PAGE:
Test for Dyslexia: 37 Common Traits

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Most dyslexics will exhibit about 10 of the following traits and behaviors. These characteristics can vary from day-to-day or minute-to-minute. The most consistent thing about dyslexics is their inconsistency.

General

two small children with books

Dyslexic children and adults can become avid and enthusiastic readers when given learning tools that fit their creative learning style.

  • Appears bright, highly intelligent, and articulate but unable to read, write, or spell at grade level.
  • Labelled lazy, dumb, careless, immature, “not trying hard enough,” or “behavior problem.”
  • Isn’t “behind enough” or “bad enough” to be helped in the school setting.
  • High in IQ, yet may not test well academically; tests well orally, but not written.
  • Feels dumb; has poor self-esteem; hides or covers up weaknesses with ingenious compensatory strategies; easily frustrated and emotional about school reading or testing.
  • Talented in art, drama, music, sports, mechanics, story-telling, sales, business, designing, building, or engineering.
  • Seems to “Zone out” or daydream often; gets lost easily or loses track of time.
  • Difficulty sustaining attention; seems “hyper” or “daydreamer.”
  • Learns best through hands-on experience, demonstrations, experimentation, observation, and visual aids.

Vision, Reading, and Spelling

  • Complains of dizziness, headaches or stomach aches while reading.
  • Confused by letters, numbers, words, sequences, or verbal explanations.
  • Reading or writing shows repetitions, additions, transpositions, omissions, substitutions, and reversals in letters, numbers and/or words.
  • Complains of feeling or seeing non-existent movement while reading, writing, or copying.
  • Seems to have difficulty with vision, yet eye exams don’t reveal a problem.
  • Extremely keen sighted and observant, or lacks depth perception and peripheral vision.
  • Reads and rereads with little comprehension.
  • Spells phonetically and inconsistently.

Hearing and Speech

  • Has extended hearing; hears things not said or apparent to others; easily distracted by sounds.
  • Difficulty putting thoughts into words; speaks in halting phrases; leaves sentences incomplete; stutters under stress; mispronounces long words, or transposes phrases, words, and syllables when speaking.

Writing and Motor Skills

  • Trouble with writing or copying; pencil grip is unusual; handwriting varies or is illegible.
  • Clumsy, uncoordinated, poor at ball or team sports; difficulties with fine and/or gross motor skills and tasks; prone to motion-sickness.
  • Can be ambidextrous, and often confuses left/right, over/under.

Math and Time Management

  • Has difficulty telling time, managing time, learning sequenced information or tasks, or being on time.
  • Computing math shows dependence on finger counting and other tricks; knows answers, but can’t do it on paper.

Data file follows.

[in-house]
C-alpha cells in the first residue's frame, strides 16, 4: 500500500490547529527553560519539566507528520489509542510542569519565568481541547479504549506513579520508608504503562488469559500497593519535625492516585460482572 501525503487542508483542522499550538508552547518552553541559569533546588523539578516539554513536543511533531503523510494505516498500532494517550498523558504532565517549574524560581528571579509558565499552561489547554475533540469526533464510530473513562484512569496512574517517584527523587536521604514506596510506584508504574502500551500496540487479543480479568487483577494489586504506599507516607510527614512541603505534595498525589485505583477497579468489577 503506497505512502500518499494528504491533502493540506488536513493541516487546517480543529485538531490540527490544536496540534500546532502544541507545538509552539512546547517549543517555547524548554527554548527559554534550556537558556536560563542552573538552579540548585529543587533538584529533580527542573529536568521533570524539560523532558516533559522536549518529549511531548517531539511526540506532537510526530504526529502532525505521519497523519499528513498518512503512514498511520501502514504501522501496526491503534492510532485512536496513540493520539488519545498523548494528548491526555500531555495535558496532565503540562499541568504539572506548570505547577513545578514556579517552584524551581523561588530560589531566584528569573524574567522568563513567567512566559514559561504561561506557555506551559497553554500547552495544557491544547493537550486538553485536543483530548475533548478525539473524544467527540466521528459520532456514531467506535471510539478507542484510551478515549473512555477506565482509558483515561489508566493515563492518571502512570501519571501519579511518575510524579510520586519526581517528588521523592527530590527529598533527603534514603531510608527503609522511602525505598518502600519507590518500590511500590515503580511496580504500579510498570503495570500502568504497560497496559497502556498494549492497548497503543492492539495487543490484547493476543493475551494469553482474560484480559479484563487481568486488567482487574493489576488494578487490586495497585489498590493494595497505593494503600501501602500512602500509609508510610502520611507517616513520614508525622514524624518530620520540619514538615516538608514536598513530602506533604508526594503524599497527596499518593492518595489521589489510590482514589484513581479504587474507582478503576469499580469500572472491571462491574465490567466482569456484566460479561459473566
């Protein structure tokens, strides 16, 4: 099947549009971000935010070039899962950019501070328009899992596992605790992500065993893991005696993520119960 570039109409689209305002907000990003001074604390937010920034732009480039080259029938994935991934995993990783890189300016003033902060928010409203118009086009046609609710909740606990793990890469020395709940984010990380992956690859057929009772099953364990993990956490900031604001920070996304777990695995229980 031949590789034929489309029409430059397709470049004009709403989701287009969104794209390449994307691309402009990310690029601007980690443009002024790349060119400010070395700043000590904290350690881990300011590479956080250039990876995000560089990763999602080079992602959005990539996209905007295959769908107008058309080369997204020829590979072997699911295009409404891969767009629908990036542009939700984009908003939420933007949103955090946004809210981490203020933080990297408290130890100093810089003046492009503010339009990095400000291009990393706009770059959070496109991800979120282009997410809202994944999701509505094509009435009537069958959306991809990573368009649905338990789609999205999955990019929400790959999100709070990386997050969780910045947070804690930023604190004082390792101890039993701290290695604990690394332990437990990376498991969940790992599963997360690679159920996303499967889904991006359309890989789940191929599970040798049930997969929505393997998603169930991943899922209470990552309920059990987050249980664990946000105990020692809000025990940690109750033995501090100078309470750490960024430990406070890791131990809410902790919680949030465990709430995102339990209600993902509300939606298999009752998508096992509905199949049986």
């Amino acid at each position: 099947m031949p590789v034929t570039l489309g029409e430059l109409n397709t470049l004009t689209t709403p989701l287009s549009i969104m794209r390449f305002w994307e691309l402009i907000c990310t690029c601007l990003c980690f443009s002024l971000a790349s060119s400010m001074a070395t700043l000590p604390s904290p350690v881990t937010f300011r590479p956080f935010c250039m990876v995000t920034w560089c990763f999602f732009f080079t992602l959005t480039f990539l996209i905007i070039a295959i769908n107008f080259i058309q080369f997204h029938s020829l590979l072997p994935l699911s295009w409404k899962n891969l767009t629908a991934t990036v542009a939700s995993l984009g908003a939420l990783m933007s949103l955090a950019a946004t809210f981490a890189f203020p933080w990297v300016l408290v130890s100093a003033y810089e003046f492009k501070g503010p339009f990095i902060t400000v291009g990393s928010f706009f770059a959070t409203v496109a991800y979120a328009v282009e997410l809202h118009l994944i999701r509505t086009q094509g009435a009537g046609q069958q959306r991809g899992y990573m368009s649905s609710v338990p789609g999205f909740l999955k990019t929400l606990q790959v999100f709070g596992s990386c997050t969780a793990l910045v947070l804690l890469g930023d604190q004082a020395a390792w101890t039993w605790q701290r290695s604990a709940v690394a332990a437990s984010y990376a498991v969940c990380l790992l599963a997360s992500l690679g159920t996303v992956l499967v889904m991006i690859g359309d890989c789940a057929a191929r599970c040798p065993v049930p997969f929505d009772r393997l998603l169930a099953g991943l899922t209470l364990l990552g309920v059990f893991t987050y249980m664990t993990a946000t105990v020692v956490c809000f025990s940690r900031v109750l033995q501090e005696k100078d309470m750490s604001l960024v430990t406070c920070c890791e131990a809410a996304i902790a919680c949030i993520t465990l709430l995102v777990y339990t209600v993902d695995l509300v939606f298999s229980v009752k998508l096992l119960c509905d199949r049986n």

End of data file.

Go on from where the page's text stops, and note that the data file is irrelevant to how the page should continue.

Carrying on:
• Can count, but has difficulty counting objects and dealing with money.
  • Can do arithmetic, but fails word problems; cannot grasp algebra or higher math.

Memory and Cognition

  • Excellent long-term memory for experiences, locations, and faces.
  • Poor memory for sequences, facts and information that has not been experienced.
  • Thinks primarily with images and feeling, not sounds or words (little internal dialogue).

Behavior, Health, Development and Personality

  • Extremely disorderly or compulsively orderly.
  • Can be class clown, trouble-maker, or too quiet.
  • Had unusually early or late developmental stages (talking, crawling, walking, tying shoes).
  • Prone to ear infections; sensitive to foods, additives, and chemical products.
  • Can be an extra deep or light sleeper; bedwetting beyond appropriate age.
  • Unusually high or low tolerance for pain.
  • Strong sense of justice; emotionally sensitive; strives for perfection.
  • Mistakes and symptoms increase dramatically with confusion, time pressure, emotional stress, or poor health.
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517 comments

  • Wanda H

    My 8 year old granddaughter is having problems reading numbers. We went to purchase a item for $9.88. She told me we could not afford the item because it cost to much. She saw $88.9 She said eighty eight dollars and nine cents. How can I help her?

    • Abigail Marshall, DDAI webmaster

      Here are the tools we would use to address these problems using Davis techniques: Orientation or Alignment, to assure that child’s perceptions are correct; symbol mastery with clay (making clay models of all the numerals and de-triggering), to eliminate confusion about numbers and symbols such as the dollar sign; Davis Spell-Reading to build the skill and habit of reading the numbers in order, from left-to-right.

      Each of these techniques is explained in the book, The Gift of Dyslexia.

  • Kaileigh